Here’s another work in progress of Randy. I started this drawing with a number of gestures and then a block in, all in graphite. Once I had a good block in, I transferred it to a clean piece of Strathmore 500 charcoal paper and continued in vine charcoal. I actually like the block in better than the charcoal drawing – the block in has more energy and more interesting line quality.
Now that I’m able to render smooth tones in charcoal, I’ve started on a new Bargue plate copy. The plate I am copying is from the Charles Bargue Drawing Course which is a set of plates used to train classical artists in the late nineteenth century. The course begins with simple drawings from casts, initially focusing on individual body parts. It progresses to portraits, torsos, and finally full figures. Vincent van Gogh copied the complete set of plates in 1880 and 1881 and then again in 1890.
We closed out the year at the atelier with the opening of the Best of Gage show on June 14th. There is a lot of fantastic work in this show from many talented Gage students. The show is in the Steele, Rosen, and Entry Galleries at the Gage Academy of Art and it runs through July 26th.
The Glen Alps press presented a bit of challenge when it came time to move it from Vashon Island to my studio on the mainland, but this was also part of the appeal. Had I purchased a new press, the manufacturer would have arranged for a motor freight company to drive it to my studio and drop it off with a forklift. In the case of the Glen Alps press, I could have hired movers, but the cost would have been exorbitant, and I relished the idea of an adventure on the ferry and a challenging engineering project.
Fortunately Tom, the seller, had a lot of experience moving heavy items by hand, and together we were able to come up with a pretty good plan. The idea was to use sections of ¾” steel gas line pipes as rollers to move the press across the shop to a truck with a liftgate. This worked out pretty well, taking a couple of hours for three of us to load the press. The main challenges were getting the press up a 3” ramp at the edge of the liftgate and rolling the press across the gaps between the liftgate and the truck bed.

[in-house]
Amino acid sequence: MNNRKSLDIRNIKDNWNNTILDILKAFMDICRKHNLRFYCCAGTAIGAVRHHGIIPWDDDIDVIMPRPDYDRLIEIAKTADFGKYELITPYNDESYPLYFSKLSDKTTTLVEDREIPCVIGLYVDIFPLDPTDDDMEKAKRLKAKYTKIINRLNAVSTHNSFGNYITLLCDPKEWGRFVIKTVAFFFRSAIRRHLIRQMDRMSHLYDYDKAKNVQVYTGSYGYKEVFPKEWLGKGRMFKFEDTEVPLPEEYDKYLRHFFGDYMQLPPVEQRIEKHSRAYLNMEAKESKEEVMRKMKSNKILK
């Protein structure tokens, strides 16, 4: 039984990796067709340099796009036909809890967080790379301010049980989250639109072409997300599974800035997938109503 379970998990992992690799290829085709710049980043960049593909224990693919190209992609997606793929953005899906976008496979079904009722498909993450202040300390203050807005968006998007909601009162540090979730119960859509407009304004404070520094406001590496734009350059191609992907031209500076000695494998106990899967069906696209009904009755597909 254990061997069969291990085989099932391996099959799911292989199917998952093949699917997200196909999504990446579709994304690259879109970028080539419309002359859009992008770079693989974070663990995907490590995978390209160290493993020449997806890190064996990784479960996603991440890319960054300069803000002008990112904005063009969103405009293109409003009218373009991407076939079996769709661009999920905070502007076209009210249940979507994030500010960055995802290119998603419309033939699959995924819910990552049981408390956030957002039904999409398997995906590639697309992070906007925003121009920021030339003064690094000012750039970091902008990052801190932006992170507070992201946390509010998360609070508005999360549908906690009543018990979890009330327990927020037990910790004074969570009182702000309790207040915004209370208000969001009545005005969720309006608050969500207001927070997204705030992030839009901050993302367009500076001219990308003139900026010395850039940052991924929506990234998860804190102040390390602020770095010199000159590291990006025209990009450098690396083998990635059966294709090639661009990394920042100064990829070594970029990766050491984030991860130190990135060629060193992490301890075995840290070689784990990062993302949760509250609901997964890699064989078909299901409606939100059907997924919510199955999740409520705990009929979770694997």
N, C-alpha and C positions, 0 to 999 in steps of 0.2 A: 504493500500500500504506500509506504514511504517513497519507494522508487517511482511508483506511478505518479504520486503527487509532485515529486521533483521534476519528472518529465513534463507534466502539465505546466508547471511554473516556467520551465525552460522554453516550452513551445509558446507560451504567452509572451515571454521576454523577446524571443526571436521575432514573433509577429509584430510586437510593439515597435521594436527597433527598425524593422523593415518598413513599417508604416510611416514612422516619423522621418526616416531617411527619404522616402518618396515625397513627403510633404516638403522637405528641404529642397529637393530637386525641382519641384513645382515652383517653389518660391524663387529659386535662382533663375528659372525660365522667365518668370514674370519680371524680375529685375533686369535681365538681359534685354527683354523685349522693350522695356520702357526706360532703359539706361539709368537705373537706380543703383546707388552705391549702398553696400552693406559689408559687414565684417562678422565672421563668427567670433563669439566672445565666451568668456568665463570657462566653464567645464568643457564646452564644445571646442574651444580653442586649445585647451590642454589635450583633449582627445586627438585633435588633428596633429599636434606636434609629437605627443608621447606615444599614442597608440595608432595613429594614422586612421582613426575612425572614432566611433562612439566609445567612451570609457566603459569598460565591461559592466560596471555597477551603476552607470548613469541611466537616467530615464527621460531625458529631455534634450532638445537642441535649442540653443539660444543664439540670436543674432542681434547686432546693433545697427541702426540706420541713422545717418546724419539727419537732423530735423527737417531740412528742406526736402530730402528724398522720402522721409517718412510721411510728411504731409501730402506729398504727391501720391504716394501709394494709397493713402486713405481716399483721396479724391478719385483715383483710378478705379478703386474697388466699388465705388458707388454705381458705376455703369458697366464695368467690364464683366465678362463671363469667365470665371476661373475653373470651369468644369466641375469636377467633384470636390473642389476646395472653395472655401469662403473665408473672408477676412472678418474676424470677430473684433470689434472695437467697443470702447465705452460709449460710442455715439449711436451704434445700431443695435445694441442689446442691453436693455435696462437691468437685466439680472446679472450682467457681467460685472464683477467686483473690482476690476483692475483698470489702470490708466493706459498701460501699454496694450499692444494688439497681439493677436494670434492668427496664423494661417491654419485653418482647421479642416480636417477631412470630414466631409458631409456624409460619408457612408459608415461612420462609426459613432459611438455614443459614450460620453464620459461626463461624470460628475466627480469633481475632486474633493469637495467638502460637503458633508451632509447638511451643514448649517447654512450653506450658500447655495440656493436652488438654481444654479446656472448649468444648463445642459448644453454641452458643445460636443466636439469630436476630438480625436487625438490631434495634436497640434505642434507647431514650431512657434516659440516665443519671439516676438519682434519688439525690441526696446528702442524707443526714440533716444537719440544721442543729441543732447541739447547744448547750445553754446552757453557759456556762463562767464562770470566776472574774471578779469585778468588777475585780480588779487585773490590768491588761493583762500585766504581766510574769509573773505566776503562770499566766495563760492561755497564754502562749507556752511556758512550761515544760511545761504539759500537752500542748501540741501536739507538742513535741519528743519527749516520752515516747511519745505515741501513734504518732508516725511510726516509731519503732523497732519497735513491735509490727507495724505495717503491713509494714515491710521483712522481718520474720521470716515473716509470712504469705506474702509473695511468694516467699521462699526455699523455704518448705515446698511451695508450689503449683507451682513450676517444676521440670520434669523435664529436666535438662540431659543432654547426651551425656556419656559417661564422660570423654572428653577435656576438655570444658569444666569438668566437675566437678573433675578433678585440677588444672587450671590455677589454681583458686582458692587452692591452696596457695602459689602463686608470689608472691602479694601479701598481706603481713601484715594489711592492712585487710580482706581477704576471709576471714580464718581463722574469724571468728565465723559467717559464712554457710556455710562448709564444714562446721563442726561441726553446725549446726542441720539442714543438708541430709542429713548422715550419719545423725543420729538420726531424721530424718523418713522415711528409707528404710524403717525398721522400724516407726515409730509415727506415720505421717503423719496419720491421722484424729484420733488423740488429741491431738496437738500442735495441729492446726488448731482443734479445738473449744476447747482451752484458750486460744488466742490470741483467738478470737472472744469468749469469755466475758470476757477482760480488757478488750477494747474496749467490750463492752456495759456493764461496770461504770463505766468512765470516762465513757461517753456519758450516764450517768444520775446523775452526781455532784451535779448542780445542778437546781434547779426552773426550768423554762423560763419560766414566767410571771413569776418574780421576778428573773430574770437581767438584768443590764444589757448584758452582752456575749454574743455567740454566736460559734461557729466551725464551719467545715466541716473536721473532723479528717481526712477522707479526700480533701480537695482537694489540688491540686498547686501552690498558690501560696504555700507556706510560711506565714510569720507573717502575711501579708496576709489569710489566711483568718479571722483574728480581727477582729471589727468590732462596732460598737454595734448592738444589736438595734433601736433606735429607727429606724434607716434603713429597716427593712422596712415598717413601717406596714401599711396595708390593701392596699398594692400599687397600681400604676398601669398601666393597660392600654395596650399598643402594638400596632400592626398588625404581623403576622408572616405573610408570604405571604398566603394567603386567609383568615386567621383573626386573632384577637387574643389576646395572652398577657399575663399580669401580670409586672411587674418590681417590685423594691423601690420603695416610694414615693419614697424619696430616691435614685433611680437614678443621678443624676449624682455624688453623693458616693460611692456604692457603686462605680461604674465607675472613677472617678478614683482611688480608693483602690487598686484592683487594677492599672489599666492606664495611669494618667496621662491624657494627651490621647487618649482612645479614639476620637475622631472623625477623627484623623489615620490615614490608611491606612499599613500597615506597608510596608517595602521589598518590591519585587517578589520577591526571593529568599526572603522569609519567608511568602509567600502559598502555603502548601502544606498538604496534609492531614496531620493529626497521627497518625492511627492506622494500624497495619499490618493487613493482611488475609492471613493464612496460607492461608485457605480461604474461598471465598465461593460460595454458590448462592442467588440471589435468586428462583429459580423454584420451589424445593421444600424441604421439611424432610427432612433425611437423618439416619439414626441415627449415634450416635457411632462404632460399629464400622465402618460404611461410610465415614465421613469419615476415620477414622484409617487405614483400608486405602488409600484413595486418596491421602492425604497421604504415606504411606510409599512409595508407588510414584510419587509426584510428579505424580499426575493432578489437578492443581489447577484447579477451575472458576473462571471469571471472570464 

We used a 4” x 4” x 8’ board as a pry bar to get the press onto the rollers and to turn the press and get it moving. When we got to the ramp, we had to pry the press up a half an inch at a time and build up a stack of boards underneath until the press was as high as the top of the ramp. We used a block and tackle to pull the press on its rollers into the truck and used the pry bar to help us across the cracks.
My friend, Kevin, a third year student from the Aristides Atelier, helped me unload the press. Since there were only two of us, I rented a pallet jack and this greatly simplified the unloading.
Brains are more important that brawn when moving heavy objects by hand. The reason is that in many cases you and your helpers won’t be strong enough to rectify the situation if the load gets off balance and starts to tip over or rolls away from you on a ramp. The key is to think everything through before starting and then move inch by inch while constantly communicating and reevaluating the situation. You need contingency plans in case you get stuck – every move should be reversible. Also, keep fingers and toes and larger limbs well away from the load and anywhere the load might go if a support failed. Avoid applying strong and abrupt forces – it is easy to pull a muscle or push the load into a dangerous position.
The photos below tell the story of the press’s journey from Vashon Island to my studio.
Meet the newest addition to my studio – a very large, and very sturdy etching press. This press was designed and built over 30 years ago in Seattle by the late Glen Alps. Glen was head of the University of Washington Printmaking Department, and taught there between 1949 and 1978. He is credited with developing the collagraph technique of printmaking. Glen designed and fabricated about 30 of these very durable presses over his lifetime. This was one of the last presses made while Glen was still alive.
The press is really robust, made of sheets of 3/8” steel. I’m guessing it weighs about 1500lbs. The bed is 40” wide and 63” long and it is powered by a really sturdy electric motor. The top roller is 7” in diameter and the bottom roller is 16”. The pressure adjusting screws on the top roller are linked with a chain so that both sides move in unison.
I had been interested in a larger press, but wasn’t actively looking when I stumbled upon this Glen Alps press in a cabinet maker’s workshop on Vashon Island and it struck a chord with me.
I like the design which is completely utilitarian, but elegant at the same time. As an example, the press has these lovely curves cut into the side. The curves give it a great esthetic, but the real reason they are there is that the press was designed to be constructed with minimal waste from couple of sheets of steel and the curves are the result of cutting out the circular end pieces for the large bottom roller. The entire design is similar – every facet of every part exists for a reason and the function is always apparent from the form.
Another thing I like about this press is that it is a bridge to the past and to the region where I make my home. The gentleman who sold me the press studied under Glen Alps and eventually became Glen’s teaching assistant and close friend. Glen made the press for him in the 70s and helped him move it and set it up. Now Glen’s protégé has helped me move the press to my studio and I will continue the tradition.